Two things became apparent at CES last week:
1) Take any item, add 'Smart' in front of it, and you've got yourself a business plan
2) The future is all about feeling, in every sense of the word
From how we search the Internet to how we shake hands, in 2017 one thing is for sure: the way we feel things is about to get intense.
It's January and many people are working hard to keep their New Year's resolutions to get fit and be healthy, and there's an extensive number of companies out there who want to help you do this. In 2016 approximately 60% of mobile phone users downloaded health-related apps, and fitness-tracking wearables are projected to exceed $14bn by 2021.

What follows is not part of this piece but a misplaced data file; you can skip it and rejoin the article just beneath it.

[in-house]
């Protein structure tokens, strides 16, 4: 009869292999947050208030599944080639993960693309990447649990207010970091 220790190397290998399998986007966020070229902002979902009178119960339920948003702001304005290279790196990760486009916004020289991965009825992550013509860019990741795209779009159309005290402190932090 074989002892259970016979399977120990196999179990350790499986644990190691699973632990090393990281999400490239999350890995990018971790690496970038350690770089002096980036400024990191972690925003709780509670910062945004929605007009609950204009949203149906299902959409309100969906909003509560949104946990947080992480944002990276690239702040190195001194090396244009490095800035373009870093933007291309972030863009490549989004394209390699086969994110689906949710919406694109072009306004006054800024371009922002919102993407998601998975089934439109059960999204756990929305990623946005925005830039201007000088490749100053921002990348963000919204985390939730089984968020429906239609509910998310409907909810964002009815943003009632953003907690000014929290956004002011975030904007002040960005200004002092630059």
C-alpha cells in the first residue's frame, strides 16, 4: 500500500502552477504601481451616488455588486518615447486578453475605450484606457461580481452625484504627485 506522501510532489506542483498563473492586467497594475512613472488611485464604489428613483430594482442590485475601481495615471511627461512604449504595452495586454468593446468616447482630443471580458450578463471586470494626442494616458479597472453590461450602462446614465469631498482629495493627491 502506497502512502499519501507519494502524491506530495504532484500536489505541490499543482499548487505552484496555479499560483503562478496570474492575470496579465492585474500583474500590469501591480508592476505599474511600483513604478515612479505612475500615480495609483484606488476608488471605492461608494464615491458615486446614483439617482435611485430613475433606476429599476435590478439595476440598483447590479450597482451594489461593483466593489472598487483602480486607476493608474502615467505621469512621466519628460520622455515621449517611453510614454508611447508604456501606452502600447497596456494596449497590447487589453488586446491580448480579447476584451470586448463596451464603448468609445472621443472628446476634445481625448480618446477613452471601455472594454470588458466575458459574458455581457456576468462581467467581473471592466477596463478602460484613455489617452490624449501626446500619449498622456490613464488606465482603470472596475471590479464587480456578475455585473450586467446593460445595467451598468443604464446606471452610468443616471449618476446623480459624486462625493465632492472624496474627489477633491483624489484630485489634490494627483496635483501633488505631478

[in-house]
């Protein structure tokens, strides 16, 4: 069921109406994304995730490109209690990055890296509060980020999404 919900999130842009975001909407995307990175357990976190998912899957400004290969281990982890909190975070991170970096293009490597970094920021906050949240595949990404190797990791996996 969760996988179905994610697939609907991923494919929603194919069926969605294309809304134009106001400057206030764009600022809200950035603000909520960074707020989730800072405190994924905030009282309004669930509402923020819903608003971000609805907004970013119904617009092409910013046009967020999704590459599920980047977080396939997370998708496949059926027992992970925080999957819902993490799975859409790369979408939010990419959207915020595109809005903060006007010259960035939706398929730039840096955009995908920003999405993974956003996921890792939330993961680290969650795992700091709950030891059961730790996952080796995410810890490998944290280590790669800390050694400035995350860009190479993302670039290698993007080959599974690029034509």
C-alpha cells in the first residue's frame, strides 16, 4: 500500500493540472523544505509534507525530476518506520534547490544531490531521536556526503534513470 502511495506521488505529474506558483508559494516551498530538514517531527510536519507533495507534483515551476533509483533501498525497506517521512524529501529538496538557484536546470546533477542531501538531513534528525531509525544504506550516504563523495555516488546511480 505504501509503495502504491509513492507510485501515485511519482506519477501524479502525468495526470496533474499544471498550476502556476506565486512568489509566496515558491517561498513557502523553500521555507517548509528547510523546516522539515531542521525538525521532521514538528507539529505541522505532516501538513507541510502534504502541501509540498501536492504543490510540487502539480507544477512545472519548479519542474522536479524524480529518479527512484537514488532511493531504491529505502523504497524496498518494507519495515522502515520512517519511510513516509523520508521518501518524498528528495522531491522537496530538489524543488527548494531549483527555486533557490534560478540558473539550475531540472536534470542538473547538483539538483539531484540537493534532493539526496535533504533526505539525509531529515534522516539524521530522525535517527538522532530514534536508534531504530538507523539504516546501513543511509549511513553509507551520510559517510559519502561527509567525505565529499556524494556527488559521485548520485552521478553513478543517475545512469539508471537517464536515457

But in 2017 expect to see the rise of 'Feelables', wearables and apps that measure and track the health and wellbeing of your mind. Simply called 'Feel', Sentio Solutions' smart bracelet recognises and tracks your emotions throughout the day and provides personalised coaching to improve your wellbeing. Or if you haven't been feeling very 'New year, new me', maybe it's because you're spending too much time scrolling, trolling, liking and linking on the internet. UK start-up Watermelon Sugar has made an extension for your browser that visualises your mind as a live, morphing, digital creature, reflecting the impact of your browser history on the brain. The amoebic visualisation of your data gets hairy, bloated and spotty when you've been poisoning your psyche with too much 'fake news', politics, gossip or social media, reminding you to find balance in your screen time to maintain your mental health.